So I did it. I can now cross of my list that I have wheeled a basically stock flat fender in Wheeler’s Paradise, Off-Roading Mecca if you will. Not only did I wheel some of the most fun trails in my Flattie, but I did it in the snow and cold. Go me and the Colonel.
I have always wanted to “Man-Up” and wheel something cool, something old school off-road. It is easy for us modern day wheelers to hide behind excess horsepower, long travel suspensions, climate control, ultra low gearing, and protection from the elements – too easy.
With all of the excellent modern machinery I am privileged to test out in the course of this job, I felt that I was getting a little soft and needed a re-education with what it was like to experience wheeling without doors, radios, comfortable seats, and horsepower. I wanted to get back to basics.
And when I say basics I mean getting back to the roots of off-roading (well, maybe not quite as far back as horseback riding). No power steering. No power brakes. No power period – in this era of wheeling, it is gearing that is your friend. Just you and your machine against the trail and against elements. Yes, that’s right, did I mention it was snowing the first couple of days of Easter Jeep Safari? Thank God for down jackets, or I would probably still be thawing out.
Most of the week the morning air was a brisk 34 degrees or so, but that didn’t stop Publisher VonSeggern from hopping in and doing Hell’s Revenge with me in the snow during Warn’s trail ride or Brubaker from braving the elements once. However, it did stop them from joining me twice, oh well, going in I knew this would be my mission, most likely accomplished solo. And how can I blame anyone for that?
As for the Colonel, other than carb problems (wouldn’t idle), it performed exceptional with no breakage or breakdowns on the trail. Although, I do have to admit to having 4WOR’s Flattie guru and Editor, Rick Pewe, on cellular speed dial, and hey Rick, here is my public thank you for all of the help getting the carb cleaned out and where to bang on it with my screwdriver to get it running again. It is a lost art to my generation.
Rick also brought out an MB (or two), and we raced our Flat Fenders in the dunes. I must add that even with taller gearing (4.88 vs. 5.38), Rick beat me handily in the sand, to which I offer up my token explanation of my 400 or so extra pounds (full Powertank, lockers, Hi-Lift, Warn 8274-50, overdrive, etc.) on the Colonel, that and my painted solid steel panels are much heavier than the oxidation-lightened Jeep Rick was piloting. Despite the ugly defeat in front of Jeep executive and engineers, that may have been the highlight of my entire trip. Thanks again Rick and I challenge you to a rematch, but I won’t be packing 60hp next time.
During the course of the week I put about 150-miles on the Colonel, and it was everything thing I had hoped it would be and more. The experience even made me appreciate the modern amenities I am so used to, giving me a new perspective on the importance of skill and technique required in a vintage rig. Another cool part of driving the Willys around town was all of the good will from other Jeepers. Waves, thumbs up, compliments, and countless questions – even after holding people to 45mph on the highway, SORRY! It was, as Brubaker would say, getting more attention than riding a Zebra bareback in your skivvies. It was nice to see folks filter out of the Jeep display just to check out the Colonel up close. Maybe next year we’ll get it IN the Jeep display.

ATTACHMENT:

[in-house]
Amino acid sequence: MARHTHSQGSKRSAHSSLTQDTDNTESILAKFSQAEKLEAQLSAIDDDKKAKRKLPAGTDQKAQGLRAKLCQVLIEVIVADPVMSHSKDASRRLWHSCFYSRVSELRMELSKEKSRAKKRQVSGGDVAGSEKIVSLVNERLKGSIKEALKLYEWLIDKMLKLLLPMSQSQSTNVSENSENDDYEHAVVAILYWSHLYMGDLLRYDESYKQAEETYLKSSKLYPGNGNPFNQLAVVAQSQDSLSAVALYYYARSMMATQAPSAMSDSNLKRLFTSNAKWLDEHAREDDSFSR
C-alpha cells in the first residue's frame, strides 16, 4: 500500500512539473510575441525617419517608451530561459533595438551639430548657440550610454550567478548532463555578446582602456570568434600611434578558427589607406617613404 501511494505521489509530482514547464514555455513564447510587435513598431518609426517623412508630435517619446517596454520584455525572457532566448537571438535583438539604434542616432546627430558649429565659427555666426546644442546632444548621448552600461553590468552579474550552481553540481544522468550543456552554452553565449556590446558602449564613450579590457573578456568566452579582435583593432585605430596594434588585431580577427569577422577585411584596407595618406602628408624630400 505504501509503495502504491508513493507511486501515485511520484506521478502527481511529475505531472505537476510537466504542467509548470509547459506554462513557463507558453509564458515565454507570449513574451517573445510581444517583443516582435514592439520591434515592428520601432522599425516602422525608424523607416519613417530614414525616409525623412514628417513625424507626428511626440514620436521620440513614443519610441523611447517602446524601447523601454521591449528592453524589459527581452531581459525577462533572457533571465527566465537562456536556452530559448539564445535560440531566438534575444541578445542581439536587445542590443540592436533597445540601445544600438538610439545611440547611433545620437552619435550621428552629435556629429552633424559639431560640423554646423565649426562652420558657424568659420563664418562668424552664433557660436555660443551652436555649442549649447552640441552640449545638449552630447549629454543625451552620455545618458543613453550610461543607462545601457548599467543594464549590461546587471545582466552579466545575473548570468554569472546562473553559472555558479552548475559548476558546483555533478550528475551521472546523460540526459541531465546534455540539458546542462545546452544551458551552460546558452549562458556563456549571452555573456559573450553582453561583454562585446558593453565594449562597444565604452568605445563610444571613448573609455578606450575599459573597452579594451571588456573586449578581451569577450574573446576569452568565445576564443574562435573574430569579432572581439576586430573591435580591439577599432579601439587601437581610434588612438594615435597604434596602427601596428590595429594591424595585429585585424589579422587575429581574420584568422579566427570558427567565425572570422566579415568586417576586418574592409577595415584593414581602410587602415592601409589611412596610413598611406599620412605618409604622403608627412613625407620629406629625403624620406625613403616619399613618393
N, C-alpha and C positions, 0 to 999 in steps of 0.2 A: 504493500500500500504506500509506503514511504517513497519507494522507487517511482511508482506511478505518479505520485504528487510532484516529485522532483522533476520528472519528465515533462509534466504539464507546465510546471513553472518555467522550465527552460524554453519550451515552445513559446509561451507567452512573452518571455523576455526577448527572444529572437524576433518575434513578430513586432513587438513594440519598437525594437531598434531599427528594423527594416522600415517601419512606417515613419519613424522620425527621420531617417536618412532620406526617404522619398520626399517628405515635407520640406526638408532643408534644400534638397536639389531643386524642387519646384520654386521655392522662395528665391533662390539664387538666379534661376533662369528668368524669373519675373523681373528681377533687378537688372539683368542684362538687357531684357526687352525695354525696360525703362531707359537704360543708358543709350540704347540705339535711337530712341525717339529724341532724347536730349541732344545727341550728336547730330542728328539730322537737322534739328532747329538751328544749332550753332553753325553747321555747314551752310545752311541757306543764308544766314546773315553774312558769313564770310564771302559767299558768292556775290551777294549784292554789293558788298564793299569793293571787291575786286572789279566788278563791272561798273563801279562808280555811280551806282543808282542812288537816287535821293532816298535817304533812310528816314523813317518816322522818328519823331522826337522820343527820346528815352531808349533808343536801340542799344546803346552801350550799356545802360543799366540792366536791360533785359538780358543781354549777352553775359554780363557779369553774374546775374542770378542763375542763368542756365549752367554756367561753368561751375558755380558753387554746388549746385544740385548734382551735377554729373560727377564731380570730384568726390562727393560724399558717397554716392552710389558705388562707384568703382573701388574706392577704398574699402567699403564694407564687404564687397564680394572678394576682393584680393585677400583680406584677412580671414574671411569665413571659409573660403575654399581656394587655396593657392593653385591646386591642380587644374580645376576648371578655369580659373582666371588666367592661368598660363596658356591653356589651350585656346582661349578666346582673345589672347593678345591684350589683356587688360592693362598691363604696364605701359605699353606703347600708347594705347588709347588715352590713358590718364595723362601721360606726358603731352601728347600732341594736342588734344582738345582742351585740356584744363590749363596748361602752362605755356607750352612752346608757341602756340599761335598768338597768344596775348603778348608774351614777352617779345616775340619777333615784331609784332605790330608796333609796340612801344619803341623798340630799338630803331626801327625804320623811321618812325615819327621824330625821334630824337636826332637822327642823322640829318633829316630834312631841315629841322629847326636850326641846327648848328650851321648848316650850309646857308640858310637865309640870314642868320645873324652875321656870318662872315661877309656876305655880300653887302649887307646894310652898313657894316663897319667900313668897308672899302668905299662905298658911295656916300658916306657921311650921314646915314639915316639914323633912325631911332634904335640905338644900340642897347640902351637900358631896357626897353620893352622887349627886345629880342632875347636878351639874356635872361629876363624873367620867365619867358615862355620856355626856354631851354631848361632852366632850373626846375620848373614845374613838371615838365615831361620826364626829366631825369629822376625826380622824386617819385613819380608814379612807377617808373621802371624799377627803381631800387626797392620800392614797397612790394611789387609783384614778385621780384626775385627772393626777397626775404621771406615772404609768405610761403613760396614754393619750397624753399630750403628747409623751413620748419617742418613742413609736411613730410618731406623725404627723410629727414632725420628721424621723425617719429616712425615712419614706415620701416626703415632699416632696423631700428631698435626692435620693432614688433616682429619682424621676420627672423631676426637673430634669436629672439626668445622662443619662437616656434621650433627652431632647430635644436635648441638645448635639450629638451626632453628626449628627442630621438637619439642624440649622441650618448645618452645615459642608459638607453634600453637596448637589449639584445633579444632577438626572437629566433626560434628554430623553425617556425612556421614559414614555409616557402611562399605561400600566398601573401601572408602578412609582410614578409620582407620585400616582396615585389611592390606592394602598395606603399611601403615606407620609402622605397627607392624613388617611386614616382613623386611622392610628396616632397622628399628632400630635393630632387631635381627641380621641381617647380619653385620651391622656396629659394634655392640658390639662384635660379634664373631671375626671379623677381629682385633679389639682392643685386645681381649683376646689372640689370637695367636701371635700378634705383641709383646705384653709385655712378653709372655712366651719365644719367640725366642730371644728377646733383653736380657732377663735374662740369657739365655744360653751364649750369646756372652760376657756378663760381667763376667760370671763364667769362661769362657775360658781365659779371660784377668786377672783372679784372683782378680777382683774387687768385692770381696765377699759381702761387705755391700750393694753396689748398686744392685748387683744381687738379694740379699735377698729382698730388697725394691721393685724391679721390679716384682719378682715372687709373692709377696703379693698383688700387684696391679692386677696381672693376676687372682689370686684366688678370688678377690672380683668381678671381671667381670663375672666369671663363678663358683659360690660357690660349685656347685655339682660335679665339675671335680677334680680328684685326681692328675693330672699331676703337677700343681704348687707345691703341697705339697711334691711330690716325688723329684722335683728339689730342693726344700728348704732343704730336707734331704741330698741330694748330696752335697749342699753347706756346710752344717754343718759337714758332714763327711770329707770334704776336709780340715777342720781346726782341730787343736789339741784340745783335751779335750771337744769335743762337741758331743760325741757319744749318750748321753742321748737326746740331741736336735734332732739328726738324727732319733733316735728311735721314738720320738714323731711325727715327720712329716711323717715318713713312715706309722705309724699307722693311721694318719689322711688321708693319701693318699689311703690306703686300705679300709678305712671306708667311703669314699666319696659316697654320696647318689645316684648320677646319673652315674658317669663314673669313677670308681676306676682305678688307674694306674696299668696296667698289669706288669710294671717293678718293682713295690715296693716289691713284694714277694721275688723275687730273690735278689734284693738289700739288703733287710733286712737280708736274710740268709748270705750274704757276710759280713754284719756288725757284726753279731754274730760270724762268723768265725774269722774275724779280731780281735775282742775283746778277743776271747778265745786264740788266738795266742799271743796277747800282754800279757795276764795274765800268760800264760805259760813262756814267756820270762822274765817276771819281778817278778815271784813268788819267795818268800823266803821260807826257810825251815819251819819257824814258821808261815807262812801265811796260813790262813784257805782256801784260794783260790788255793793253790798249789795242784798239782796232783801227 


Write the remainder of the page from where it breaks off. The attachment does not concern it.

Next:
A few things, like the 11-inch front brake conversion we did a day before I left (we ran out of time for the rear), were worth their weight in gold on the slick rock, and other things became apparent – my Willys just barely has enough power for steep hill climbs, such as those found on Hell’s Revenge with nothing in reserve. So either a carb update or some other power improvements will be on the short list for what’s next. Also, in certain situations where both lockers were engaged and the Willys was up against an obstacle, Low Range First was just not enough without a violent bump to get me over, even with brand new BFG M/Ts aired down to 10psi. Fortunately the folks at Terra Mfg. make a deeper Spicer/Dana 18 low range gear set that will eventually find its way in to the Colonel.
Lastly, none of this would have been possible without the help of Mel Wade at Off Road Evolution in Fullerton, Ca. Without Mel’s three week wrenchfest on the Colonel, I wouldn’t have had nearly the fun or benefited from the increased capability. Check Mel’s site out at www.offroadevolution.com.
So that’s the short version of Easter Jeep Safari in a Flat Fender, look for some more stuff in upcoming issues of Four Wheeler. Thanks to everyone for your compliments on the Willys, I appreciated every one.
--Sean P. Holman
Tech Editor – Four Wheeler Magazine